Greater soapfish

Greater soapfish
Greater soapfish
Grammistidae (Soapfishes)
Rypticus saponaceus
0 to 60 ft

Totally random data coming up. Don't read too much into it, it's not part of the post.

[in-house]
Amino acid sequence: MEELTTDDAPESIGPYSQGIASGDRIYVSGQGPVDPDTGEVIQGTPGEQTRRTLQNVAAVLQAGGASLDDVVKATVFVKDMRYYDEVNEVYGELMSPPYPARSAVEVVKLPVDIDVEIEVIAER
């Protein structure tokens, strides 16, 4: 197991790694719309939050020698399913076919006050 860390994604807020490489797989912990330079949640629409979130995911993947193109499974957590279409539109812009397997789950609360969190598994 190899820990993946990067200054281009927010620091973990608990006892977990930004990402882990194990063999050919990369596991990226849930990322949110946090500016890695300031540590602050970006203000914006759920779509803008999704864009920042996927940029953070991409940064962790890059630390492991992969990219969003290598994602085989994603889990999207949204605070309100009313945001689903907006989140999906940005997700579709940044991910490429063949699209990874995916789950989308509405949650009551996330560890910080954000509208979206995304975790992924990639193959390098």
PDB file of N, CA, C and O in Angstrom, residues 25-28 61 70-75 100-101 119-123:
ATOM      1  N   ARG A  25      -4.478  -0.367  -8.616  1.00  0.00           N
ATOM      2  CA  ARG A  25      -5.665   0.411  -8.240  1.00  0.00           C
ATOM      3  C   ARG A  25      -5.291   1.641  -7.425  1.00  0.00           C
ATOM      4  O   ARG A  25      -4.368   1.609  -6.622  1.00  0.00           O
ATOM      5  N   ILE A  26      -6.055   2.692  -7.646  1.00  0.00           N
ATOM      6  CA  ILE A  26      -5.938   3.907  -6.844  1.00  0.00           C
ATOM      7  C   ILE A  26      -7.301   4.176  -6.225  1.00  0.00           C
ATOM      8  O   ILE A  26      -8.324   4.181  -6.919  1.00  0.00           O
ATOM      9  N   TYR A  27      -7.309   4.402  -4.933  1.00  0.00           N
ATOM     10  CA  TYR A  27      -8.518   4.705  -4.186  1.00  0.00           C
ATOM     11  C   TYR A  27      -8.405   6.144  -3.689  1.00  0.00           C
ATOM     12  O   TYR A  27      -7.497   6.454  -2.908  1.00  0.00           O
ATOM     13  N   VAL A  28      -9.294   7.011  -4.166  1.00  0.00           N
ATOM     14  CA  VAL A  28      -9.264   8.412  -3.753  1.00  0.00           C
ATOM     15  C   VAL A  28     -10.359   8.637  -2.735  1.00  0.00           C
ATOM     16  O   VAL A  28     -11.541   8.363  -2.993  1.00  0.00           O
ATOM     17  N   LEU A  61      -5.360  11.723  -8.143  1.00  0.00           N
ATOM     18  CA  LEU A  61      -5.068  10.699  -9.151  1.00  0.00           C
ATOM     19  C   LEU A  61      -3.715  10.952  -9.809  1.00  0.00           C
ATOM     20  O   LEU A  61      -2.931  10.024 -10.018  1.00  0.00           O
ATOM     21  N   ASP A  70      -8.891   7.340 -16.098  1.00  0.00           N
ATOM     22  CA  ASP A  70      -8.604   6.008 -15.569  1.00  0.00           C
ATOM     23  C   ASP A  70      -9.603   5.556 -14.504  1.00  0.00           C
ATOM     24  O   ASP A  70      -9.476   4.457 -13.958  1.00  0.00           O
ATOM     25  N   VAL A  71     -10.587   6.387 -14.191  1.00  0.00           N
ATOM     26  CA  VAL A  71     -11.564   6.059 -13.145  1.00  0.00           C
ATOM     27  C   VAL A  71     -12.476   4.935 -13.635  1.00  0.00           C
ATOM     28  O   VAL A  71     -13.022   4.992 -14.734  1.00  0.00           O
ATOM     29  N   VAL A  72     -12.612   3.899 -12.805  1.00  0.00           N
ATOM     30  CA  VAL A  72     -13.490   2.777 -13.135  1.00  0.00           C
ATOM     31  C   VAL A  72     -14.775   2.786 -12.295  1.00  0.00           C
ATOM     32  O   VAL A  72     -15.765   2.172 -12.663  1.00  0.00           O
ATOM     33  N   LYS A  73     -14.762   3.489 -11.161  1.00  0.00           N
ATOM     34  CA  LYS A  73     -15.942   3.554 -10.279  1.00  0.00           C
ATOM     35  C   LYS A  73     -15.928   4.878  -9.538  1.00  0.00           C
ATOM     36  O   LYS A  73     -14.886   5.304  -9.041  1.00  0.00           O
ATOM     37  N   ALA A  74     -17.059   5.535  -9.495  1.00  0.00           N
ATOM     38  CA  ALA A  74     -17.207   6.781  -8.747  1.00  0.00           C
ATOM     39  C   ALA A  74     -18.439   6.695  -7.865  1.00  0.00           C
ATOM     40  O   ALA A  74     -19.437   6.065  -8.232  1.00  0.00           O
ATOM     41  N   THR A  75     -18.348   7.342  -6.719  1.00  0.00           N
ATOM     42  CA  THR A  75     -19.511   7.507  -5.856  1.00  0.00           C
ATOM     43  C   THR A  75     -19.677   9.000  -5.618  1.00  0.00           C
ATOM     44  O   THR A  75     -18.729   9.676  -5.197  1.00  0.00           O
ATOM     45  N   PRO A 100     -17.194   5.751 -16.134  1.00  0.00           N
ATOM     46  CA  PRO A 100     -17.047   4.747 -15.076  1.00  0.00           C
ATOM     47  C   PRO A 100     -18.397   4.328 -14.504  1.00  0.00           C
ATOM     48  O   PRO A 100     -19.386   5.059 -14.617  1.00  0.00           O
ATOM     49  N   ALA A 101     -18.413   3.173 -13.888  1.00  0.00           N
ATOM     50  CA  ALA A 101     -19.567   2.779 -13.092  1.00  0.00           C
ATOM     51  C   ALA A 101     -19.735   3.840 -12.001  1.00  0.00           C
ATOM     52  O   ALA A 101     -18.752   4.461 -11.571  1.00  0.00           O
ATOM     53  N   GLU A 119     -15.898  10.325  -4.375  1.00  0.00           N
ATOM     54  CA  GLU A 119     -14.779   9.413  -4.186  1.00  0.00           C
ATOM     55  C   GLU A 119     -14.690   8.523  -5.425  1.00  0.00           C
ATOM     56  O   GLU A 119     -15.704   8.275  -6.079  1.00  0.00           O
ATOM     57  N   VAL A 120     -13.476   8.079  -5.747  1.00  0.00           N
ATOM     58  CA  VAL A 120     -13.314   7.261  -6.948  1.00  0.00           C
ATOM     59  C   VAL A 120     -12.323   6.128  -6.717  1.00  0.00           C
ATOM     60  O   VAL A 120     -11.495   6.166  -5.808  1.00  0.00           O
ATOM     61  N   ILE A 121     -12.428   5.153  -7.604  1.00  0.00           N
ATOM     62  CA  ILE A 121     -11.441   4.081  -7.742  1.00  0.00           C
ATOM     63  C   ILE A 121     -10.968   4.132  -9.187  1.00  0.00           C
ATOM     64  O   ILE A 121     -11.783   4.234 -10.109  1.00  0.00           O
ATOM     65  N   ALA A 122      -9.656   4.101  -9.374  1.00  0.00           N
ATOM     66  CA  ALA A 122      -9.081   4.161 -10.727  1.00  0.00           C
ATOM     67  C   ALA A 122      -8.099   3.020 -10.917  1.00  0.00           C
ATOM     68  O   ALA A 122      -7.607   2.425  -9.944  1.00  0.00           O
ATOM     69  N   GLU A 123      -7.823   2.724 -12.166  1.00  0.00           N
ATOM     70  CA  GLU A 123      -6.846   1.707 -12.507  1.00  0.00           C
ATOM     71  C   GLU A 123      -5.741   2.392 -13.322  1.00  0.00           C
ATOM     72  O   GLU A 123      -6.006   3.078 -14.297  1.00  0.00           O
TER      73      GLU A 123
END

The greater soapfish is easily recognized by both its appearance and its behavior. The body is arrow shaped with a concave head and upturned mouth. The tail is large and rounded. Generally, this fish is brownish in color but often mottled or indistinctly spotted. They often wedge themselves into crevices with only the tail showing. The greater soapfish grow to a length of 12 inches (30 cm). The greater soapfish is found throughout the Caribbean, Bermuda and south to Brazil. It is common, however due to its reclusive behavior, it is seldom noticed. It inhabits reefs from 15-70 feet (5-21 m). It is solitary and inactive usually hiding in a hole, resting on the bottom or up against ledges or coral heads. The scales are covered with mucous containing "grammistin" which is a foul tasting toxic substance that keeps other fish from eating them. The soapfish feeds on shrimp, crabs and small fish.

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